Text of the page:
User testing overview

This video looks at how user testing can provide a more complete understanding of the customer journey, and why people drop out of your sales funnel. It looks at who, and how many people, to use as testers, along with how to set up remote testing.

To find out more about, please use my affiliate link:

If you'd like to read more about why you only need to test with 3-5 users, Jakob Nielsen's article can be read here:

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One of the key challenges with improving your site’s user experience is the bias and knowledge you bring to the task. Even if you take an objective look at your site, because you know how it works, it’s really hard to see it with a fresh pair of eyes.

This is where user testing can really help. In this video I’ll talk you through the benefits of user testing and how to set up your testing to get the most out of it.

You can use your actual customers as the testers, by inviting them into your business and recording them, or you can use an agency to provide you with a target audience like your customers via demographics and screening questions, who complete the testing remotely, in their own homes. Or, you can use a mixture of the two - an agency to supply the recording software and analysis tools, but send your own customers a link to become the testers.

During a user test, the tester visits your site, whilst their screen and audio commentary about the experience is recorded. This allows you to really see where the friction points are in their journey, and will usually also supply feedback about their expectations and where your site fell short. If you have a point in the transaction process where you’re seeing a lot of visitors abandon their cart, or if you have a section of your website that you expected to be popular but which isn’t getting much traffic, user testing can help you to find out exactly what’s happening. Even if you’re not aware of any problems, running testing can highlight areas where the journey could be smoother - you may think your site is working well because you’re getting conversions, but maybe those conversions could happen more quickly and easily. It can sometimes be hard when using Analytics to determine if metrics like time spent on page show engagement or confusion. User testing gives you that insight.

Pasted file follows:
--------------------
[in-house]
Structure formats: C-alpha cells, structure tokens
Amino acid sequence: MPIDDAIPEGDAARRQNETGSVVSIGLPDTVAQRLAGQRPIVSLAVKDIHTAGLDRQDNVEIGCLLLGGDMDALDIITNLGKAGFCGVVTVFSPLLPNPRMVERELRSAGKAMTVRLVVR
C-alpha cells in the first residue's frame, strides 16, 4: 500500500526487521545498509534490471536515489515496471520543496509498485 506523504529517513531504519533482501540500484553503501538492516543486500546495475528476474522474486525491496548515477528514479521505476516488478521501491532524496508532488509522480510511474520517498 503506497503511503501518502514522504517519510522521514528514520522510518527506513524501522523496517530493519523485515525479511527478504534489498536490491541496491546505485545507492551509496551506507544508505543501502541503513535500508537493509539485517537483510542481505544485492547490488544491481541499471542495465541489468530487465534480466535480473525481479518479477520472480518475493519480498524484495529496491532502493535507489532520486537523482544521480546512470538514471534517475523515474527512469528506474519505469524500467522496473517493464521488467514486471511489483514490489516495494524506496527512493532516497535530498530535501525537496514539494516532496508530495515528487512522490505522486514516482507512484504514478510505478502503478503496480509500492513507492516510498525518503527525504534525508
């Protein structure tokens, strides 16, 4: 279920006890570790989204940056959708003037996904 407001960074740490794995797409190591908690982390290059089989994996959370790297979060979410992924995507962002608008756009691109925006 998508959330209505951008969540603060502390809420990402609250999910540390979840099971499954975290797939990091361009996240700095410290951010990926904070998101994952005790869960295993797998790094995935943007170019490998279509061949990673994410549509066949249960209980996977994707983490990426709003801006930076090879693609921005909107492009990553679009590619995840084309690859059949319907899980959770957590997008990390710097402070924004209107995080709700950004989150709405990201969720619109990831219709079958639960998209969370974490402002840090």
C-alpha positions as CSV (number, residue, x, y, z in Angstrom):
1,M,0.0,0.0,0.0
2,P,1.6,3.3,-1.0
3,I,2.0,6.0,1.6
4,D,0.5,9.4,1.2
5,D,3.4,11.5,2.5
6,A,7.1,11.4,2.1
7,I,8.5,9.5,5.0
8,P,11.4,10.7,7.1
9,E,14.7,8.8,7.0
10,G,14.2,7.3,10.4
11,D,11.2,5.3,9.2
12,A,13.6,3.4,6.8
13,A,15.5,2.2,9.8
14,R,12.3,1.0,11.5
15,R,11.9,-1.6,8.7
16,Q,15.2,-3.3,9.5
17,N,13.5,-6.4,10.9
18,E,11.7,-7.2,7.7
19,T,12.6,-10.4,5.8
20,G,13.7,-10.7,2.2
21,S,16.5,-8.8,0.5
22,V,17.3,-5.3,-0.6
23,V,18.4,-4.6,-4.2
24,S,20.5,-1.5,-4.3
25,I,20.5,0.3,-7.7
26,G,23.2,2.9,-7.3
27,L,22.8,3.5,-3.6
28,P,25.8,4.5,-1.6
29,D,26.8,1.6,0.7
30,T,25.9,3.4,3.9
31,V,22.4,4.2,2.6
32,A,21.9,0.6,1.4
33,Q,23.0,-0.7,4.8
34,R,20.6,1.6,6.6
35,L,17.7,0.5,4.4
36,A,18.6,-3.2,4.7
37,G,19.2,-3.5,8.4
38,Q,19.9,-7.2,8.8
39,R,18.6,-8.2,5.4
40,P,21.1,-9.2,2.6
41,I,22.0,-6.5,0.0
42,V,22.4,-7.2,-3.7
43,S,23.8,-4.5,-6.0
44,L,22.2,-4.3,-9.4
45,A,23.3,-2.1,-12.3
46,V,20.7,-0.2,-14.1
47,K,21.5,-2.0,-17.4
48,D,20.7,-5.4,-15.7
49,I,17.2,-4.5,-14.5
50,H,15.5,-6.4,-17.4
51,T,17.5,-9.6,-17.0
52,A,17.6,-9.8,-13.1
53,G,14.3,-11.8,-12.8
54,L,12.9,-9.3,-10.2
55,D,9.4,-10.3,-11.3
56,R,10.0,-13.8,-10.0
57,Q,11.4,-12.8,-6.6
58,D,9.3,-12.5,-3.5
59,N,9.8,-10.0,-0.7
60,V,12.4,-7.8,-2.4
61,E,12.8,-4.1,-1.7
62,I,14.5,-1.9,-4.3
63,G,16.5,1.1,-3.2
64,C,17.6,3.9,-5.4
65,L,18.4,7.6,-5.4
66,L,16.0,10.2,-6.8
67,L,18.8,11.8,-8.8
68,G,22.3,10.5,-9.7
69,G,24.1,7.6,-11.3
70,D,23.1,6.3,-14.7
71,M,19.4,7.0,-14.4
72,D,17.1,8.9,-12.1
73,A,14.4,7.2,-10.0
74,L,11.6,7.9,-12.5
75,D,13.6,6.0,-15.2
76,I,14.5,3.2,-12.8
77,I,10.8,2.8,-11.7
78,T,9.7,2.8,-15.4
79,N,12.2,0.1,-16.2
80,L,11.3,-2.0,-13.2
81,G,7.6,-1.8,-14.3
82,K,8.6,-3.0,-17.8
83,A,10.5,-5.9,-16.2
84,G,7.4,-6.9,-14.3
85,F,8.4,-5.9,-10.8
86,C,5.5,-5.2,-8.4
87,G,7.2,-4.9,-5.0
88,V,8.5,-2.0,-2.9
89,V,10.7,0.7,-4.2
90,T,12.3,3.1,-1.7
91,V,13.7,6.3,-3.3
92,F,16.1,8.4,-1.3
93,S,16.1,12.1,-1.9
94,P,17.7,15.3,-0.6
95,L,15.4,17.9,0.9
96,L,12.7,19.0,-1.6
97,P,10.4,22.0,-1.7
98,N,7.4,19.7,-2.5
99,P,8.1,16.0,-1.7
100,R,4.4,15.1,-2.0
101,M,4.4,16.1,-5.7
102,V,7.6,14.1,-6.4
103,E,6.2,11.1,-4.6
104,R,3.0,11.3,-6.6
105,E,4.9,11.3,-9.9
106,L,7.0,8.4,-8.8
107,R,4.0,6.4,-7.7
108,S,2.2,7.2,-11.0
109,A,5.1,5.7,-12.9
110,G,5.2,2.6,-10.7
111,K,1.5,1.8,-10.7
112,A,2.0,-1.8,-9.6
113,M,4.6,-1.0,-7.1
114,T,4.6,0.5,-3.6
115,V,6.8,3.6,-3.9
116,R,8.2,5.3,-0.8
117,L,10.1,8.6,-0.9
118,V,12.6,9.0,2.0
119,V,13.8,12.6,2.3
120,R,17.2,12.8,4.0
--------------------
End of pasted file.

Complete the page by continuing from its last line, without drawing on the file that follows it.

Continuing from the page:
It’s vital to select the right type of person to test. They should be as close as possible to your core customers - so if your primary customer is men in their 30’s who listen to music on vinyl, aim to test with that exact demographic. If you’re using your own customers try not to include only long-standing customers - as well as the issue of their greater loyalty making them less willing to criticise, if they are repeat visitors to your website they too may have learned some of its quirks and be less aware of them.

You only need 3-5 people to test. Jakob Nielsen, of the Nielsen Norman Group, has found that 5 people will find 85% of usability issues, and more than this isn’t an effective use of your budget - a larger budget should be spent on more small tests.

Unless your site experience is vastly different on mobile, tablet and desktop, I would advise testing on the device the majority of your visitors use first, make any revisions, and then only repeat the process on a second device if conversions don’t improve amongst visitors using that device - if you have a responsive site, it’s likely that the majority of usability issues are with the general flow of the journey rather than how your page looks on different devices.

The structure of the test is also very important. When you plan to run user testing, it’s not as simple as just putting someone in front of a laptop and asking them to visit your site and comment. With such an open brief, you’re unlikely to get much insight, and if you’re working directly with your customers, they may be reluctant to criticise your site, seeing it as impolite or confrontational, or they may take the opportunity to tell you something that annoys them but which isn’t what you’re looking to get out of the exercise - for example that you no longer stock something they used to buy.

If you’re using a sample audience, it’s good to start with an opening task of “When the site has loaded, say what your initial impressions are, who you think the site is for, and what you think you can do on the site.” This can help to highlight any general misperceptions, which may influence their later behaviour, and can give some good general insight, as well as easing the user in with a quick and simple exercise to allow them to settle into the testing.

Once the user has given their initial impressions, the best way to get something of value is to give them tasks to complete which relate to what you want to test, and ask them to comment on their experience as they complete the task. In this way you’re not asking them for a subjective opinion, you’re seeing how easy it is to navigate and use your site, with a black and white, success or failure outcome for completing the task. It’s also good to give users a scenario for the task. This helps them contextualise it and makes their commentary and actions more natural. Obviously the nature of the task will depend on what aspect of your site you’re investigating.